19th September 2018

1940s Weekend with the West Somerset Railway- September 15 and 16

Photo Credit Andy Norman

Food rationing is to be introduced in West Somerset – or at least advice on how to cope with feeding yourself and your family in times of shortage.

The exercise actually is nothing to do with poor vegetable and fruit harvests caused by this summer’s hot and dry summer but a reminder of what it was like to face a lack of supplies through the Second World War.

It is part of a spectacular 1940s Weekend event being supported by the West Somerset Railway on September 15 and 16 which will involve hundreds of enthusiasts, most of the stations along the line and the whole of Watchet.

Lessons on cooking on wartime rations are being given at Crowcombe Heathfield station by members of the village W.I., while at the same time there will be celebrations of the highly-successful film Land Girls, which was partly filmed there.

Three miles away, Stogumber station will be guarded by a four-barrelled 50-calibre anti-aircraft gun, while a large collection of wartime military and civilian vehicles will be either on static display at different locations, on the move between various activities during the weekend or transported on a specially-created military train running between Bishops Lydeard and Minehead on each of the days..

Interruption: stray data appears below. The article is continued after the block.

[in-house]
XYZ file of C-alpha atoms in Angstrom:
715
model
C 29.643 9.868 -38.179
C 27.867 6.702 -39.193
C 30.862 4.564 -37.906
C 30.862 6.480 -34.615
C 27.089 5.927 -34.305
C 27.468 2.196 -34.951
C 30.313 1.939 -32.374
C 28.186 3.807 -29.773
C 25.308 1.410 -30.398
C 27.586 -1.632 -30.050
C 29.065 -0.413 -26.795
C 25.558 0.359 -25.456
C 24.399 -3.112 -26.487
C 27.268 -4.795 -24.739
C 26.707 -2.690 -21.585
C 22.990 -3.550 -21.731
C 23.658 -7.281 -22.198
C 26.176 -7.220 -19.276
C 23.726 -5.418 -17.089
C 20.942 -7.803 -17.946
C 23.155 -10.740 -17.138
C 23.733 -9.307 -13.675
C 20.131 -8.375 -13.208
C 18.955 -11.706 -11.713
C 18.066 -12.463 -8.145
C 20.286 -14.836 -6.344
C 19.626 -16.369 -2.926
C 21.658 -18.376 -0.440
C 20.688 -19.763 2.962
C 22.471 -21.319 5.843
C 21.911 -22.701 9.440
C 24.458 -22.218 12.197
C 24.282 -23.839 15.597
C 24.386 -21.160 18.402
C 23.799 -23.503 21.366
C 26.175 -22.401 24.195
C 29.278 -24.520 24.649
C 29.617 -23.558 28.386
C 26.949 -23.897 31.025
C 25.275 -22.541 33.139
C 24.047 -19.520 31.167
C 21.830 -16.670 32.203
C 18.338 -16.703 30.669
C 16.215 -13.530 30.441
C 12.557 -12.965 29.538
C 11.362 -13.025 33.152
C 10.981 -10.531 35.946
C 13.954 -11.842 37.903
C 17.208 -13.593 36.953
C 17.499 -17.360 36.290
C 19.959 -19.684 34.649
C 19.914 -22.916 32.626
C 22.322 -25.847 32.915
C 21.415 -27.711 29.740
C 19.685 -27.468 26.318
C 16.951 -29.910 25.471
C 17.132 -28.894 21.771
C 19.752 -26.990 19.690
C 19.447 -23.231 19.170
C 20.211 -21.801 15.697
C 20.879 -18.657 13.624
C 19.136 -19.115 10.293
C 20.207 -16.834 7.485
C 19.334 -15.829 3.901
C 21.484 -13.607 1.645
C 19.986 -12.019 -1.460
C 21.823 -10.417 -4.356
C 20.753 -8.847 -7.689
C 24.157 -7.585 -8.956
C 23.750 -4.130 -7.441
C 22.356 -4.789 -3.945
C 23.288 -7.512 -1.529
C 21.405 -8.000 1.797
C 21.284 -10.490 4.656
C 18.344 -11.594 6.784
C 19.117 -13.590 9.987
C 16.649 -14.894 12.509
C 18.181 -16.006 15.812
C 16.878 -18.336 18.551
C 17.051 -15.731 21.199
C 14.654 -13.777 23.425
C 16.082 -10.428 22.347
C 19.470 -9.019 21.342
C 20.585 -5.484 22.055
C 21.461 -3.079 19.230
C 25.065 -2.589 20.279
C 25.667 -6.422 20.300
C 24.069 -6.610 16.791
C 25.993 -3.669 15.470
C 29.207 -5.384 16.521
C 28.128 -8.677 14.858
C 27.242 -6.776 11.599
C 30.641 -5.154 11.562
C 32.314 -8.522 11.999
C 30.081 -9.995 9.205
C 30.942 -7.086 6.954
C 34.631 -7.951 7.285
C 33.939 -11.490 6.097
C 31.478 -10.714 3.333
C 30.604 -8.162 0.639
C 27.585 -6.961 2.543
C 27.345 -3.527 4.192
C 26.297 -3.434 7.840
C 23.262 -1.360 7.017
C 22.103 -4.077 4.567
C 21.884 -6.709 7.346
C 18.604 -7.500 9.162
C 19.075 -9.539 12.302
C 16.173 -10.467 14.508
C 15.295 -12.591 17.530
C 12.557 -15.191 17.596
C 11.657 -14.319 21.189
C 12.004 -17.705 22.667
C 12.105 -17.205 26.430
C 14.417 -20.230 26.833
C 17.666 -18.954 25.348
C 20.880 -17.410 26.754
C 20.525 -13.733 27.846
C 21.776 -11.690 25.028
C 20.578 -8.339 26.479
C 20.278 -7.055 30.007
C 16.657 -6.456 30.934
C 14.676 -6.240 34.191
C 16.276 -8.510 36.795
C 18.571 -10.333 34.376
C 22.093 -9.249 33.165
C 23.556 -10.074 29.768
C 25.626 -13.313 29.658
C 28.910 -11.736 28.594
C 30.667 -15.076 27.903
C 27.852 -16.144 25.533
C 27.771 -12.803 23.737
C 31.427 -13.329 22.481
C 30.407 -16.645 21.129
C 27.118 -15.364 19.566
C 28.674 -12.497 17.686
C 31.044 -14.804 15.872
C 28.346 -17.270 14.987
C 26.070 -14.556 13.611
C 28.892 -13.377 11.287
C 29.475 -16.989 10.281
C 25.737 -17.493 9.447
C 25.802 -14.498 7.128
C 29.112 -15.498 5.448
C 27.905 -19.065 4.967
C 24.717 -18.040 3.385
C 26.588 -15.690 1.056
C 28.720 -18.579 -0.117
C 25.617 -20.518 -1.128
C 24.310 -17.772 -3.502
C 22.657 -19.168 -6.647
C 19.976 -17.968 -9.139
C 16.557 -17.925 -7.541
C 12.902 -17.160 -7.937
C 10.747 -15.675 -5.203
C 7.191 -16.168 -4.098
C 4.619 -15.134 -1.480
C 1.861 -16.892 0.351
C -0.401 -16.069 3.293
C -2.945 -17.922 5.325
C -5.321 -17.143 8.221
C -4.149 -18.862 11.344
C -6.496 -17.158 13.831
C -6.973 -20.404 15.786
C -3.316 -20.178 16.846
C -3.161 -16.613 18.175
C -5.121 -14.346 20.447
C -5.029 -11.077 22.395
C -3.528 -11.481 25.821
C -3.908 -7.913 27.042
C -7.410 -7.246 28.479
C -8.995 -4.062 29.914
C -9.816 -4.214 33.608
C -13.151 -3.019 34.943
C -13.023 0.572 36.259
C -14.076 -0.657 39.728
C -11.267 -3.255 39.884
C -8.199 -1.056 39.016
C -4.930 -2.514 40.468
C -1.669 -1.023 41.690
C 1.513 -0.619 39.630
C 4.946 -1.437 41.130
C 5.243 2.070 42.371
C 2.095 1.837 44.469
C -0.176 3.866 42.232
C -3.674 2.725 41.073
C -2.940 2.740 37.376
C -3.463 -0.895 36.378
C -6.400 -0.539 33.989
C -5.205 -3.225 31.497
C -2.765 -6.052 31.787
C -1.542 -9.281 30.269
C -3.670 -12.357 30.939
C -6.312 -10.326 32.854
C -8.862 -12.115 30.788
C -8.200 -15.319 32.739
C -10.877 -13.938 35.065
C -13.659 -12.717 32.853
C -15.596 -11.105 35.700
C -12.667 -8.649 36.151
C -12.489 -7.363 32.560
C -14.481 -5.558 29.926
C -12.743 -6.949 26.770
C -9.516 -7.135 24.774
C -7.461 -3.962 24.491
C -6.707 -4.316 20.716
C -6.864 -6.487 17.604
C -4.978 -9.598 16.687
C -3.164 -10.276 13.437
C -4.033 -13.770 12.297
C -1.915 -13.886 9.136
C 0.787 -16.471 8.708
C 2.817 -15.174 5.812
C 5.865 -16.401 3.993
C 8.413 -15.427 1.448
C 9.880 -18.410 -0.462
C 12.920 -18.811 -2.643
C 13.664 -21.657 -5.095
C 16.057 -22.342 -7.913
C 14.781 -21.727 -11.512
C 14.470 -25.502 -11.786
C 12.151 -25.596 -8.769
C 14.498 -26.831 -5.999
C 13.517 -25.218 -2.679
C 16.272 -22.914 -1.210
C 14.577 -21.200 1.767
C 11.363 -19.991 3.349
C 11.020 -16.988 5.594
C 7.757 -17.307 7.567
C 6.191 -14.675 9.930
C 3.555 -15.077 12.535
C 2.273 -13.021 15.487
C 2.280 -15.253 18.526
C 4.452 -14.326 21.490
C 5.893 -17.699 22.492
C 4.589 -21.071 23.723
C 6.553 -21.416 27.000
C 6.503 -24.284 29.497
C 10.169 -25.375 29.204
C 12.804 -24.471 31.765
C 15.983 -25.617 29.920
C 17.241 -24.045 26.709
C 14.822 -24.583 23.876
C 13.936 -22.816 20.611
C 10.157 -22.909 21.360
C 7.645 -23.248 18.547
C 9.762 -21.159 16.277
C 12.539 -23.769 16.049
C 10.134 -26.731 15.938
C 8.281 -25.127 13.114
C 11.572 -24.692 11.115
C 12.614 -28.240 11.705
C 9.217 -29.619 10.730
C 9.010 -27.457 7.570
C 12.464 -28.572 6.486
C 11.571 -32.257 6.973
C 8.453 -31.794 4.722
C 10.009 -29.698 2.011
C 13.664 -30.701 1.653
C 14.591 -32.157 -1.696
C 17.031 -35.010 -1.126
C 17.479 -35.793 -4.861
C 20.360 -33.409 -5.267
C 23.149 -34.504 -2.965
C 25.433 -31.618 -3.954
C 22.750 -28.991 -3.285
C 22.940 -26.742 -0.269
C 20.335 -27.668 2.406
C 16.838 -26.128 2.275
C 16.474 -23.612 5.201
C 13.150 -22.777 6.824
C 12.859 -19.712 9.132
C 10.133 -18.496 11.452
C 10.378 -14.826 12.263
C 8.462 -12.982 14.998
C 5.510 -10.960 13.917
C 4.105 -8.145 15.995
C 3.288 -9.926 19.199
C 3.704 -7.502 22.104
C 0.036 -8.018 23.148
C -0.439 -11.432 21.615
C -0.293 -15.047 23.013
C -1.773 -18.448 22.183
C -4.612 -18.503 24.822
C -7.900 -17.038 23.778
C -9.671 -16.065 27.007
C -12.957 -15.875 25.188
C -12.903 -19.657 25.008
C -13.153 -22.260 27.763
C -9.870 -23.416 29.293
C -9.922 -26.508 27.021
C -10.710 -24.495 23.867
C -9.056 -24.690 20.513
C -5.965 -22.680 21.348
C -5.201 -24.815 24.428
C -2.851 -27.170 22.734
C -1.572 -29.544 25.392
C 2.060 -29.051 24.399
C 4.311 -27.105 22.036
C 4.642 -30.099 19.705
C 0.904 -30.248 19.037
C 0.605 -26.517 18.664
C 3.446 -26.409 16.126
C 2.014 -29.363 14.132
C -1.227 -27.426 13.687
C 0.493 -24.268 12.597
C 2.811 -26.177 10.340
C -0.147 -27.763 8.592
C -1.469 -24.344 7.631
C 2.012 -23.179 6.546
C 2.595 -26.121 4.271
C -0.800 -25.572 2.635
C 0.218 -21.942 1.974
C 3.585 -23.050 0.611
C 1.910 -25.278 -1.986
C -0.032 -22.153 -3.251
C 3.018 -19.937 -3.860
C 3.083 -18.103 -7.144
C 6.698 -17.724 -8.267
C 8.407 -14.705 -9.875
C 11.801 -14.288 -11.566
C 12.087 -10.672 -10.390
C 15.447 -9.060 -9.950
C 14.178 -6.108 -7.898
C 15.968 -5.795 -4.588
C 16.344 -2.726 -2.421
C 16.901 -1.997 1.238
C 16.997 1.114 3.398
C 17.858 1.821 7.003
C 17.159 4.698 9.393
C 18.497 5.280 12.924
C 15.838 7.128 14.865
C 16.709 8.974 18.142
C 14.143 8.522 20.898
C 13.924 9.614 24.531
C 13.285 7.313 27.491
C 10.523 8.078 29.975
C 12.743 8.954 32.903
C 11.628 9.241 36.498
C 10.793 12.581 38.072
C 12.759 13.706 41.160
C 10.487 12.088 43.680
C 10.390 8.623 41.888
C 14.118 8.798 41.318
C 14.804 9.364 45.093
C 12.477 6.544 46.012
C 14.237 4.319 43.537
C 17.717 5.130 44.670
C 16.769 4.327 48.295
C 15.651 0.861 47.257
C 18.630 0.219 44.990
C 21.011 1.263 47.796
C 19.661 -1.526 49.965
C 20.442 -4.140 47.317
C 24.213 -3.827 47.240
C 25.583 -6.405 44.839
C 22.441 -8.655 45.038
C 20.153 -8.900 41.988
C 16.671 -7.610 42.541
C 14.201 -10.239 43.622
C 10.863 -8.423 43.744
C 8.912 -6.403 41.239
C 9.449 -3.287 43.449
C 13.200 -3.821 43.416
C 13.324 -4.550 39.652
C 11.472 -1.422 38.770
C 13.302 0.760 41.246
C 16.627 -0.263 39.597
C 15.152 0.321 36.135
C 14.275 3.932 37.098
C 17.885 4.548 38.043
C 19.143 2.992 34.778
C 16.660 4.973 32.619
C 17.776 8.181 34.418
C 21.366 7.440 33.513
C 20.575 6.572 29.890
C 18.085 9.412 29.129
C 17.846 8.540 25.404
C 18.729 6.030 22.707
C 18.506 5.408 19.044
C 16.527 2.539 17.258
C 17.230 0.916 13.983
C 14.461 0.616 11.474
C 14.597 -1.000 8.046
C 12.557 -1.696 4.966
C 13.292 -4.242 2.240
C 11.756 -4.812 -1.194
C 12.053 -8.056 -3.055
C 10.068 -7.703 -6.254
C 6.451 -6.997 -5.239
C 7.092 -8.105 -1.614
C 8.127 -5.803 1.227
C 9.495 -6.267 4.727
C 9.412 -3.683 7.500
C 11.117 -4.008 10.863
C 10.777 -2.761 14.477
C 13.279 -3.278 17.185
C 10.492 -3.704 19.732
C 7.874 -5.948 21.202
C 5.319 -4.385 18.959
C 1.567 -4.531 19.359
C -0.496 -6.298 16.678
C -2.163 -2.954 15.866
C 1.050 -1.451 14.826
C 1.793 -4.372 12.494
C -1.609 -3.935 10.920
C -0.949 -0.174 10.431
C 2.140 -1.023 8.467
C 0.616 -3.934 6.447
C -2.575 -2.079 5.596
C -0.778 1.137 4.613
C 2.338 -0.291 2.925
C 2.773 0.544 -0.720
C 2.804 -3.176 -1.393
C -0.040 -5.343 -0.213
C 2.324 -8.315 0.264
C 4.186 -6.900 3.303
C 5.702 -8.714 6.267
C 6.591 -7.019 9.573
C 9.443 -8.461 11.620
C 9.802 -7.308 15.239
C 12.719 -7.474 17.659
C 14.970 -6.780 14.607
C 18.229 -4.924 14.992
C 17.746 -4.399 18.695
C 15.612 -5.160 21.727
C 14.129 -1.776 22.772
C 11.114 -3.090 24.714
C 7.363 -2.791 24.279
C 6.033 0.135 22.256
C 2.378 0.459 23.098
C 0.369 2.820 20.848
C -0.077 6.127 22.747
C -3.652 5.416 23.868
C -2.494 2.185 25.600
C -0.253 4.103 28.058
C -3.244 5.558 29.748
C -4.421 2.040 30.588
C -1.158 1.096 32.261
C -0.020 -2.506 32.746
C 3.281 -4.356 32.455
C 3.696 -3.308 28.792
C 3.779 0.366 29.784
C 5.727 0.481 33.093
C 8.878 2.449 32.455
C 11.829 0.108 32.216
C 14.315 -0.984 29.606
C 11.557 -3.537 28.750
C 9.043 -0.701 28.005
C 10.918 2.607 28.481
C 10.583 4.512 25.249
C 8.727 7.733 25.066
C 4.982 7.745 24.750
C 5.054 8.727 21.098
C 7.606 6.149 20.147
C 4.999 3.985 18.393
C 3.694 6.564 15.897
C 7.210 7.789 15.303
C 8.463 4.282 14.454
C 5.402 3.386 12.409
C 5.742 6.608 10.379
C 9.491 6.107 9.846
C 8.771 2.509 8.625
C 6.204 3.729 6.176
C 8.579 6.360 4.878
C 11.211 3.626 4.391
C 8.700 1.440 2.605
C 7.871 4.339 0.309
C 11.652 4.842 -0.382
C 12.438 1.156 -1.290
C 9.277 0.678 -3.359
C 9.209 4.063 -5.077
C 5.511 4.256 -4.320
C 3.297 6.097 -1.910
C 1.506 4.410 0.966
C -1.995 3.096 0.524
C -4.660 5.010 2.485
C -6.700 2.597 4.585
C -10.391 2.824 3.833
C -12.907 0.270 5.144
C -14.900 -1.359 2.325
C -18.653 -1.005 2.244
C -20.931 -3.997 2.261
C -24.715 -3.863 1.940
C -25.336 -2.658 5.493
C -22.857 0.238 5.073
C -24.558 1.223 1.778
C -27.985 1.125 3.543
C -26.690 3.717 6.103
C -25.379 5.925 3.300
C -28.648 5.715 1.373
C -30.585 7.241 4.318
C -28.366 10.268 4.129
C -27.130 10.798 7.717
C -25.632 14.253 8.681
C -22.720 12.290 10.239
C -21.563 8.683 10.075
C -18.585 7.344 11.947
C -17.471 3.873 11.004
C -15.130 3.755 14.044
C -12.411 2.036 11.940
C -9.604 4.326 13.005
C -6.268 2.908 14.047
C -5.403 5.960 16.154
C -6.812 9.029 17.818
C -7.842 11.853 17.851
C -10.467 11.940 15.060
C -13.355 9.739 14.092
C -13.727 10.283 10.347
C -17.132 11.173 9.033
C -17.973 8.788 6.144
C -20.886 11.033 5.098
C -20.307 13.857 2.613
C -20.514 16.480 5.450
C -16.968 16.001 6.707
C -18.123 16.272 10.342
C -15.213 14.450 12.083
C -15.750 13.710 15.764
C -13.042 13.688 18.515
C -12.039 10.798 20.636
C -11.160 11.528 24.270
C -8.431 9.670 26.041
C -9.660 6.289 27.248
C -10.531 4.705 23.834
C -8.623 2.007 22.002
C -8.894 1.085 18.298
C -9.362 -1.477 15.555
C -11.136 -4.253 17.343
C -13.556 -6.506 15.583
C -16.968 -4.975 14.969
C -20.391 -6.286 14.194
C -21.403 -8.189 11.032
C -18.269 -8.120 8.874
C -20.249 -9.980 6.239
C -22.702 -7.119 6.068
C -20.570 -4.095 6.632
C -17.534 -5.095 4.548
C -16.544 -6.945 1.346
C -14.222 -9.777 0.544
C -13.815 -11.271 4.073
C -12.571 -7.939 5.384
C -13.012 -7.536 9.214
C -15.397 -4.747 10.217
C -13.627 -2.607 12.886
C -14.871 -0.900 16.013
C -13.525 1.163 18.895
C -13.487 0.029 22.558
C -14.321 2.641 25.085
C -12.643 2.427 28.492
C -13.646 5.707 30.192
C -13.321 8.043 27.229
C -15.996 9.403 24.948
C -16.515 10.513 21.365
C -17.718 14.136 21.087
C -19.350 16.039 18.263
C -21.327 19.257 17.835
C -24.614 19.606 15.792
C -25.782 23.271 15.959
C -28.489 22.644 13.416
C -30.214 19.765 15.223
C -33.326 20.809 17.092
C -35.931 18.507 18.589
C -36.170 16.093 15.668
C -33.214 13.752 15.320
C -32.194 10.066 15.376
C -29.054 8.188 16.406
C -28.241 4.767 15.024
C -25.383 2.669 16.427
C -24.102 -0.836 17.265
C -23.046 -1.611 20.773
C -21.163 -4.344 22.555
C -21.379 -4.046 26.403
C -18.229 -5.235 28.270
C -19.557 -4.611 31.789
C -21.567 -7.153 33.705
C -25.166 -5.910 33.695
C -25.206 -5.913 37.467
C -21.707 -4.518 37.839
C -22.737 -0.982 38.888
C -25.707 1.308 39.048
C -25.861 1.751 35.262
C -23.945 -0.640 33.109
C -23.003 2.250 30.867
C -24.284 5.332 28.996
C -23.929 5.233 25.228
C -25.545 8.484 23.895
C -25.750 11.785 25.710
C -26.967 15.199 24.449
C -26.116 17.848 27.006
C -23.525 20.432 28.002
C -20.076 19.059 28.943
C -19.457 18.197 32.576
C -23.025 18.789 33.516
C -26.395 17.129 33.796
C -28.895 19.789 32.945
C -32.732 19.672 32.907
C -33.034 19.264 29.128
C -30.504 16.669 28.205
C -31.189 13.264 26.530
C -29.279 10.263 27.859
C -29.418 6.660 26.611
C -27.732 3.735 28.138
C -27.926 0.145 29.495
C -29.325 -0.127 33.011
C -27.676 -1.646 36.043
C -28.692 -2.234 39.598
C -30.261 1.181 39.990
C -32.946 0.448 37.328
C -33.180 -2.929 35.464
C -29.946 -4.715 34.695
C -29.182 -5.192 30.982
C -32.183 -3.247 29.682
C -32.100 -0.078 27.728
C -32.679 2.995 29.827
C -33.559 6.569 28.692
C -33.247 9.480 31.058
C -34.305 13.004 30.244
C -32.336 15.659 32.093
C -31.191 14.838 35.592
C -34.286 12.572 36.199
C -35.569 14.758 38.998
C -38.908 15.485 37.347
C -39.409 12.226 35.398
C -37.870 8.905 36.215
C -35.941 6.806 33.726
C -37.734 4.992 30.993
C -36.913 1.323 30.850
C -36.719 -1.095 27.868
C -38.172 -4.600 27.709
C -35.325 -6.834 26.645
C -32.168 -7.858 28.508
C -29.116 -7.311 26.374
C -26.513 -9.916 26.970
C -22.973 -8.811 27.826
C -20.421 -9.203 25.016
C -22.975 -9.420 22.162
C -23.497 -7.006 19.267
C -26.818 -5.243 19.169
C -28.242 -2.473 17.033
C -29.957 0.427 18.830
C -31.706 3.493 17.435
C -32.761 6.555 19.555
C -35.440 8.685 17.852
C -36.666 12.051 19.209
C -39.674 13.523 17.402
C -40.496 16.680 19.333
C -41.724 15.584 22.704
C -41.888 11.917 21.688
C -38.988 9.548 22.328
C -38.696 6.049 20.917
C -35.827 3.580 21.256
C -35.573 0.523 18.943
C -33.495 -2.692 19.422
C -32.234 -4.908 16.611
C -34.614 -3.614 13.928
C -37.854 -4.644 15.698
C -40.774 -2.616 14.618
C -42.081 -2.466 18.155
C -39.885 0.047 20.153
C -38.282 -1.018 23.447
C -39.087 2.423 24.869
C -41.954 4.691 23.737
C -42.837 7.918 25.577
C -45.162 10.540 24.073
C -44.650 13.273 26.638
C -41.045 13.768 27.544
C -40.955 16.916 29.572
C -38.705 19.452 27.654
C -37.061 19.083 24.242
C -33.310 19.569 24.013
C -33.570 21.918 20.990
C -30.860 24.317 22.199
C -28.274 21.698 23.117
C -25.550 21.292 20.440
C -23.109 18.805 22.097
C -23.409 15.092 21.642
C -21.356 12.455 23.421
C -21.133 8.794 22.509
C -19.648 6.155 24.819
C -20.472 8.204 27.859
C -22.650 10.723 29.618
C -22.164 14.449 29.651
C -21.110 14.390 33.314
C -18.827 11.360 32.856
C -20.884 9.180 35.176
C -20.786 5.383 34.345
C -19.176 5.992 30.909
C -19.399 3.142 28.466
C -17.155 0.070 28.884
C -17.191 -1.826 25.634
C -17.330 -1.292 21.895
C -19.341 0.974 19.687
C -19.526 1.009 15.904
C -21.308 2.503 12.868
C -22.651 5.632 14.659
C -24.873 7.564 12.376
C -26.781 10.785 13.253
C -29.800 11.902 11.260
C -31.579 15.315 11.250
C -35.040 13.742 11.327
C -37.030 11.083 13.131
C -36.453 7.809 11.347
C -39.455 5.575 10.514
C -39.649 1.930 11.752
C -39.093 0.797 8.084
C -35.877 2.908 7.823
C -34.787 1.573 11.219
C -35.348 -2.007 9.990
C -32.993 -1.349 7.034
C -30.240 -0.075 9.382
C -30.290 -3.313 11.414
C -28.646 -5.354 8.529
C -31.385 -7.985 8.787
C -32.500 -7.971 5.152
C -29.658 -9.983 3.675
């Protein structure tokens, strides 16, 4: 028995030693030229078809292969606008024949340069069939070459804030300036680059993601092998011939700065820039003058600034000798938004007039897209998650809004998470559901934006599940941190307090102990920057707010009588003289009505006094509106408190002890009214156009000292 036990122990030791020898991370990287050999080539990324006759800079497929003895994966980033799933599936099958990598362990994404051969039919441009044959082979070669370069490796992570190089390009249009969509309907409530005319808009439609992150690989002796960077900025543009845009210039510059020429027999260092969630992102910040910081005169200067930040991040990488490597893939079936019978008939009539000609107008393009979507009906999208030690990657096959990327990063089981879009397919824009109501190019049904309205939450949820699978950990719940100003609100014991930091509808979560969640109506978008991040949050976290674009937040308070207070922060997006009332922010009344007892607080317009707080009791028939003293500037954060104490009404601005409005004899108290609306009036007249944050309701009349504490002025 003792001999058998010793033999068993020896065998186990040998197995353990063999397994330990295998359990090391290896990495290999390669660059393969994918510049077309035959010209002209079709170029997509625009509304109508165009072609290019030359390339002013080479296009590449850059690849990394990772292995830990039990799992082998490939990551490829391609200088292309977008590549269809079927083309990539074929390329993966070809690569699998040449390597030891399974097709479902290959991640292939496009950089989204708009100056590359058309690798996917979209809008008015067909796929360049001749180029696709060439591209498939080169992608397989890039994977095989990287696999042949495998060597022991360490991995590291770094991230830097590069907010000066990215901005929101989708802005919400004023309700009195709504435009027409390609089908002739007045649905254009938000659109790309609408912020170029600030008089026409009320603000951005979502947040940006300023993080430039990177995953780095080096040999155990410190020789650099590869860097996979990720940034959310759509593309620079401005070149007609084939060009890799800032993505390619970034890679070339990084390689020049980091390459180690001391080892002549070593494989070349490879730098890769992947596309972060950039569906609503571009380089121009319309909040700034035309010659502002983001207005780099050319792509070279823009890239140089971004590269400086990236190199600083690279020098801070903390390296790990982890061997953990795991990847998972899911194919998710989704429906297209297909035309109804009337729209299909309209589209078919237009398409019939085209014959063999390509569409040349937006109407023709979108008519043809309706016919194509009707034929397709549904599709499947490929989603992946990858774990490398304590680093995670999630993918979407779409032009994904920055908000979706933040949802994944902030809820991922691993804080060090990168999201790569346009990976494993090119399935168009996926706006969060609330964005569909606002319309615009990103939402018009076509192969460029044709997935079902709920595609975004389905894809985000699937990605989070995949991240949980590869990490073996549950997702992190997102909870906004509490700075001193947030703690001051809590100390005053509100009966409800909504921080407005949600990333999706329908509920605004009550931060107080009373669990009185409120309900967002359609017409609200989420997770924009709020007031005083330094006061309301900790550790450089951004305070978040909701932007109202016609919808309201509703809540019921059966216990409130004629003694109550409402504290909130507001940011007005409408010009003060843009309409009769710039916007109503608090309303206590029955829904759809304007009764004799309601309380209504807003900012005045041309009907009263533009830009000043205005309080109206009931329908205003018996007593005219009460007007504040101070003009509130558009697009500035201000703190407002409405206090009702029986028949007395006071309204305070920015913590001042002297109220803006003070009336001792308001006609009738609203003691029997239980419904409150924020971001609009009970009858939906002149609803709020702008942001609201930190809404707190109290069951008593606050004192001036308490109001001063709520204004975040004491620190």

More wartime memories will be revived at Watchet by members of the town’s W.I. who will recreate meetings as they were at the time, using the original minutes, while volunteers at Washford station will stage a “Spitfire Fund” by collecting aluminium drinks cans.

This time, though, instead of building fighter aircraft the metal will be melted down to make reproduction Somerset and Dorset Joint Railway tokens, as well as to raise money for the station and its historic collections.  

Scores of enthusiasts in American and British Service uniforms will be on duty to guard the line and man one of the pillboxes on the coast at Blue Anchor.

A dance with 1930s and 40s music under the canopy at Minehead Station is already attracting a lot of attention, although tickets are still available from the WSR commercial department (tel. 01643 700406) and ladies can book a 1940s hair style to be created for the occasion in  a salon being set up in a carriage at the platform.

The weekend will also feature regular music and comedy from the war years at Minehead, Washford, Watchet, and Bishops Lydeard performed by nationally-known artistes.

But event organiser Robin Wichard will have a special reason to feel proud: a number of iconic pre-war Austin  Seven cars will be attending. The model was designed in 1921 by a relative, Stanley Edge, and they remained in production until 1939, with more than 290,000 sold.

West Somerset was home to thousands of British and American troops during the war, and Mr Wichard says it is important to show today’s generations what those personnel and local people had to endure.

“The aim is not to glorify war or to stage any form of battle re-enactment along the WSR, and in fact all Axis uniforms and vehicles are banned as they were never here, but we want to recreate the atmosphere of those days in a way which will educate, inform and entertain people.”